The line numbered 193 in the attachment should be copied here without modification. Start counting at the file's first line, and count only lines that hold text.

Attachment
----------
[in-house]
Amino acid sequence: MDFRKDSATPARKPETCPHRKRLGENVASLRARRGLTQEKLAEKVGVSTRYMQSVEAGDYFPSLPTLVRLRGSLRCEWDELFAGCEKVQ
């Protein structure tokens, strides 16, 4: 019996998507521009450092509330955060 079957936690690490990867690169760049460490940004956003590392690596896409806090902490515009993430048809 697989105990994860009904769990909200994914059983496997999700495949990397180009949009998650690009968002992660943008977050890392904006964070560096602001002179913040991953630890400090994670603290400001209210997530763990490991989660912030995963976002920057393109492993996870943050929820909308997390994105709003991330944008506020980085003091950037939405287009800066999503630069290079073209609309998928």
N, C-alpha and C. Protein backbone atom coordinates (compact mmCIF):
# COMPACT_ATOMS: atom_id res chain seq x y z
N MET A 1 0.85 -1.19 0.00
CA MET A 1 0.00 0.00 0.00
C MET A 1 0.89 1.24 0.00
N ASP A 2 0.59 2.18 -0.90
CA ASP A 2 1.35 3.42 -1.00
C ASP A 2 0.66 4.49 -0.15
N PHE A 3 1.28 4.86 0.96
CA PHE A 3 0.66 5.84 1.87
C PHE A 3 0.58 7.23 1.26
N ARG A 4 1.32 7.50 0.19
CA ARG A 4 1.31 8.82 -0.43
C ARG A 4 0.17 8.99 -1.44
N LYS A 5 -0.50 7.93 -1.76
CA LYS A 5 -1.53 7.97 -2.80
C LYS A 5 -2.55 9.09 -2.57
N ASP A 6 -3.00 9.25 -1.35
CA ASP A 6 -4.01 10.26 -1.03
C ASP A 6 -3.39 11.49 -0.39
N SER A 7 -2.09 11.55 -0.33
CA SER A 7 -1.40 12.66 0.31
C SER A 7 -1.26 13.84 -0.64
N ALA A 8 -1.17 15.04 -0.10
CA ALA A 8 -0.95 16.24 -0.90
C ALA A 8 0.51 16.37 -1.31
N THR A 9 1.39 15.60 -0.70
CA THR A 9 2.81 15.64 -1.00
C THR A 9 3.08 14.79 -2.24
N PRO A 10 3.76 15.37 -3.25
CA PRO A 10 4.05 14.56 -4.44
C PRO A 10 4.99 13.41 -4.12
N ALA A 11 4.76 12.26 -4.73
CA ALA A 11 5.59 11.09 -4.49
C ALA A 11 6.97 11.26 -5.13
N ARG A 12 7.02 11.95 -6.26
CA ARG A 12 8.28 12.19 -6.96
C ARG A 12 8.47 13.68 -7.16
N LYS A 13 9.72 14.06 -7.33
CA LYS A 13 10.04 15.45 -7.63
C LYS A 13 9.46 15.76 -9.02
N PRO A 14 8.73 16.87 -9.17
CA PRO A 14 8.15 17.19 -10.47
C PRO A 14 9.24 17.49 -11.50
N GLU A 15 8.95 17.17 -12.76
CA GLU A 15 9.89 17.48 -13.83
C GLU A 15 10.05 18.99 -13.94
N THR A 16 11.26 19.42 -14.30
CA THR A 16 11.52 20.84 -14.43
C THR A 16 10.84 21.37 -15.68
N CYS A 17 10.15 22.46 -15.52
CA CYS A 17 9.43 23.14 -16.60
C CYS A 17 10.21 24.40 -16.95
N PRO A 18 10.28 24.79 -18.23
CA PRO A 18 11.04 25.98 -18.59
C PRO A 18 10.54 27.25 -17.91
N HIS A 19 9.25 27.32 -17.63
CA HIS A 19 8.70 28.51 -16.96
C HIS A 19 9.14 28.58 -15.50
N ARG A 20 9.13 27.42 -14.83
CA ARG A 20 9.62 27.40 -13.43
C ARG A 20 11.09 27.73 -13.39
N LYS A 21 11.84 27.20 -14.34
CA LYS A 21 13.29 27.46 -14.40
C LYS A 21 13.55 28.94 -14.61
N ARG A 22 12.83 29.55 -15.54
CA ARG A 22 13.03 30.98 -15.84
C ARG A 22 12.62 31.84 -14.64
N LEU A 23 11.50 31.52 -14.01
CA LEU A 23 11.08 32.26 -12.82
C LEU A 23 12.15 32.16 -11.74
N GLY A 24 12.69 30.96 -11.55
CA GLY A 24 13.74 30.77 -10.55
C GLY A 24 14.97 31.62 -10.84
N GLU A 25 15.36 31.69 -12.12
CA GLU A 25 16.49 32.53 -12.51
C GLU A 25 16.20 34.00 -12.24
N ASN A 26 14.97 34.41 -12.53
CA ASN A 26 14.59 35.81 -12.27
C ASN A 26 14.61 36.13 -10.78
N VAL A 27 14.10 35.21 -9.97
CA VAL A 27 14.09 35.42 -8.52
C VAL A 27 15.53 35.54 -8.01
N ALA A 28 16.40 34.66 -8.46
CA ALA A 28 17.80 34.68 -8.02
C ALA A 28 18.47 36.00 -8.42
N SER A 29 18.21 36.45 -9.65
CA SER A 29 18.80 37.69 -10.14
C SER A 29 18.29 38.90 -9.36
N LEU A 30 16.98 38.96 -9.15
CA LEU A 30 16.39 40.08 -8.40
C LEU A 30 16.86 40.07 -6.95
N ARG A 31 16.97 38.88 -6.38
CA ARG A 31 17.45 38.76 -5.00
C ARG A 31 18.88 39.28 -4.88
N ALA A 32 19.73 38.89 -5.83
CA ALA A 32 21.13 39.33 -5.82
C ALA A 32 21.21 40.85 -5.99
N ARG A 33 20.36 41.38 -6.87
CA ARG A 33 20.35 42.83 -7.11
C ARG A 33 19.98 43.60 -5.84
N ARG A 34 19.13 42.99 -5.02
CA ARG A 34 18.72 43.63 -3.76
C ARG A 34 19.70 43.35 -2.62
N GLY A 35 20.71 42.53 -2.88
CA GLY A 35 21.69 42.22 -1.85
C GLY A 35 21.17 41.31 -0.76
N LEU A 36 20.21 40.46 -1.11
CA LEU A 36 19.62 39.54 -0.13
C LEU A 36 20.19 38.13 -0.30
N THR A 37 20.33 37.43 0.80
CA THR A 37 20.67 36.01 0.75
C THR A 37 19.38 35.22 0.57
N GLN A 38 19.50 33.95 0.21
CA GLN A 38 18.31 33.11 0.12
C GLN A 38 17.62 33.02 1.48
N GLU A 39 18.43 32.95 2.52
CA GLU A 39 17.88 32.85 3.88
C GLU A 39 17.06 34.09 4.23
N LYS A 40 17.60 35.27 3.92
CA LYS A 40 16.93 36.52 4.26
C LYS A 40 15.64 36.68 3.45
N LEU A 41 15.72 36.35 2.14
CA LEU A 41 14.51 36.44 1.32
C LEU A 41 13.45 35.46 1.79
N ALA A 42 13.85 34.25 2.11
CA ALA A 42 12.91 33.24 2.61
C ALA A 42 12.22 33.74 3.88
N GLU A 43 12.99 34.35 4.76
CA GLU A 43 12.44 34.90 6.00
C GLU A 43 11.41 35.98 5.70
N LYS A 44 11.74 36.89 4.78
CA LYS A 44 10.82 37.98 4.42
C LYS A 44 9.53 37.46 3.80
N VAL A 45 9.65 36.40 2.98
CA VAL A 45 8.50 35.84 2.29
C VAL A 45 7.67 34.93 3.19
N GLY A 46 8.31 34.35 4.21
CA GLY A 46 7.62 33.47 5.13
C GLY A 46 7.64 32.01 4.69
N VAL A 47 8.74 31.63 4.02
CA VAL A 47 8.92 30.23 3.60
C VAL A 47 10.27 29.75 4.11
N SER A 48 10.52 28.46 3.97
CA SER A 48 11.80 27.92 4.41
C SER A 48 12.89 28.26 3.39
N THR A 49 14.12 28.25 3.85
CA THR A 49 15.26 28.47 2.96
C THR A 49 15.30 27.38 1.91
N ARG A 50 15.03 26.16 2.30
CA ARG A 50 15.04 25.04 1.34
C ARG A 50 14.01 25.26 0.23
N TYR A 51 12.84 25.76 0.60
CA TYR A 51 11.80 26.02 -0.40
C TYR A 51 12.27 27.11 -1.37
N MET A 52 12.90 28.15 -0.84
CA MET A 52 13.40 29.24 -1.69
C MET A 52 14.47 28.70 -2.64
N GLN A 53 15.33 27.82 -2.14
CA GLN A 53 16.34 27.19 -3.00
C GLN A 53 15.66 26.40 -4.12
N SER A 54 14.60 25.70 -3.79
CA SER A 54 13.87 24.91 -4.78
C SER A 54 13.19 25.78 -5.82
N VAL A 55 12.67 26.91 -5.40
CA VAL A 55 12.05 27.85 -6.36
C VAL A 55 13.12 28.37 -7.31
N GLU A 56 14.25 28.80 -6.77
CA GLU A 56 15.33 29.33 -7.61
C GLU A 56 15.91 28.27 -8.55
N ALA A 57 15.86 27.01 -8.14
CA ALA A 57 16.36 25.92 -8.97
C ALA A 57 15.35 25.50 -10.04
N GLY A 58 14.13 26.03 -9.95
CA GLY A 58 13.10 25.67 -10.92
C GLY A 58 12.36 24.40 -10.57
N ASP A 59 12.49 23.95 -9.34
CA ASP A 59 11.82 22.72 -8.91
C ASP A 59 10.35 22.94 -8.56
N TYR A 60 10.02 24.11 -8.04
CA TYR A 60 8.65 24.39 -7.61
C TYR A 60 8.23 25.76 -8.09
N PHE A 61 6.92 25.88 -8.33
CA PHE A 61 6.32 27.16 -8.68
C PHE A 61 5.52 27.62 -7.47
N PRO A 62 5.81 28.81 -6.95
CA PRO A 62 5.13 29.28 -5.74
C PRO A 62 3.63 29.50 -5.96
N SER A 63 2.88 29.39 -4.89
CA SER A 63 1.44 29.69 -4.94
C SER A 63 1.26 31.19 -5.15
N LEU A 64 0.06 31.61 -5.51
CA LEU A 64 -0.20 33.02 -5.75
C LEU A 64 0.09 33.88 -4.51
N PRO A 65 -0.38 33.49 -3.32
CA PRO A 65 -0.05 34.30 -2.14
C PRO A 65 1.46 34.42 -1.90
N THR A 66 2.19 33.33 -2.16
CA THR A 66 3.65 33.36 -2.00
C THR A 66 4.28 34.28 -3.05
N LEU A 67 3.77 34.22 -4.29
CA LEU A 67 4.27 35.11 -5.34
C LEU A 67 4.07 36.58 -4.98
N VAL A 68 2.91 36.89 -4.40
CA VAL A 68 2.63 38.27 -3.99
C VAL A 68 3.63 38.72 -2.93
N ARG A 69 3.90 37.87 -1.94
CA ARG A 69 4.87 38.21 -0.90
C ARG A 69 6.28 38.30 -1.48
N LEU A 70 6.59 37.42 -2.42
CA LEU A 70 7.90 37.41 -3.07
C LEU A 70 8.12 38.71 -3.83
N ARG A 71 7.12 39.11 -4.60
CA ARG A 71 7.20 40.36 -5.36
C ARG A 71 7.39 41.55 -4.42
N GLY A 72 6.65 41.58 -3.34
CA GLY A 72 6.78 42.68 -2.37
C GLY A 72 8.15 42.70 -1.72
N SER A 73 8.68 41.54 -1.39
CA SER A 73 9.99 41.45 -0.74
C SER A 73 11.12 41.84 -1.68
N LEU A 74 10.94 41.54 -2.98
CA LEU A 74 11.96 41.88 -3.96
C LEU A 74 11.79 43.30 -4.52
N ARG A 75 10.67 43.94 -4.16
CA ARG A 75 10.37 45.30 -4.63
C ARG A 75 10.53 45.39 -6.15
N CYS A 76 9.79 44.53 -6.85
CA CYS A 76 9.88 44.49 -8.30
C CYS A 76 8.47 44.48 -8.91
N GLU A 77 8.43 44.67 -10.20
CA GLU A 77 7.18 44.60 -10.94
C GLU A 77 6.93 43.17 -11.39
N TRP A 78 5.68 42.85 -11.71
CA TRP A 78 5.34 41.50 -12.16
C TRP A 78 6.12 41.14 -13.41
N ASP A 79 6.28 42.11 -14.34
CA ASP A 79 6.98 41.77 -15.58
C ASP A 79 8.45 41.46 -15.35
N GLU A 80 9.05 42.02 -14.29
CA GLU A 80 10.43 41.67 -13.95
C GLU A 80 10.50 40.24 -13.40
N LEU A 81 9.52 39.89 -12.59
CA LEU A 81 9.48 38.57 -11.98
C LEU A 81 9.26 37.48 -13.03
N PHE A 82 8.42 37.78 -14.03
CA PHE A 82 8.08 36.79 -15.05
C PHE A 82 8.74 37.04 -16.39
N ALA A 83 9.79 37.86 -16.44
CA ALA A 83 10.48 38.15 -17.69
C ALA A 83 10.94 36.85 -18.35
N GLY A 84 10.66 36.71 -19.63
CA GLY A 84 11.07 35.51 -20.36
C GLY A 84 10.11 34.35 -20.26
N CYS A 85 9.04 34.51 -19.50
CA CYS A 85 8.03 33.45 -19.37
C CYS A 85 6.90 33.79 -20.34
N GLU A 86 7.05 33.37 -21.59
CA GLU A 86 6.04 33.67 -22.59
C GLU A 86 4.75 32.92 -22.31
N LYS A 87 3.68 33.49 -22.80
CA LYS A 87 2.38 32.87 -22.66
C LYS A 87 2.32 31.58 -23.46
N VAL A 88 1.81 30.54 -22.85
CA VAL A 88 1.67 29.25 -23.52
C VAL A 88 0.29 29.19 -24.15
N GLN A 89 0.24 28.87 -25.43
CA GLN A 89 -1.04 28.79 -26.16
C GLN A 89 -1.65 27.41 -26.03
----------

CA SER A 63 1.44 29.69 -4.94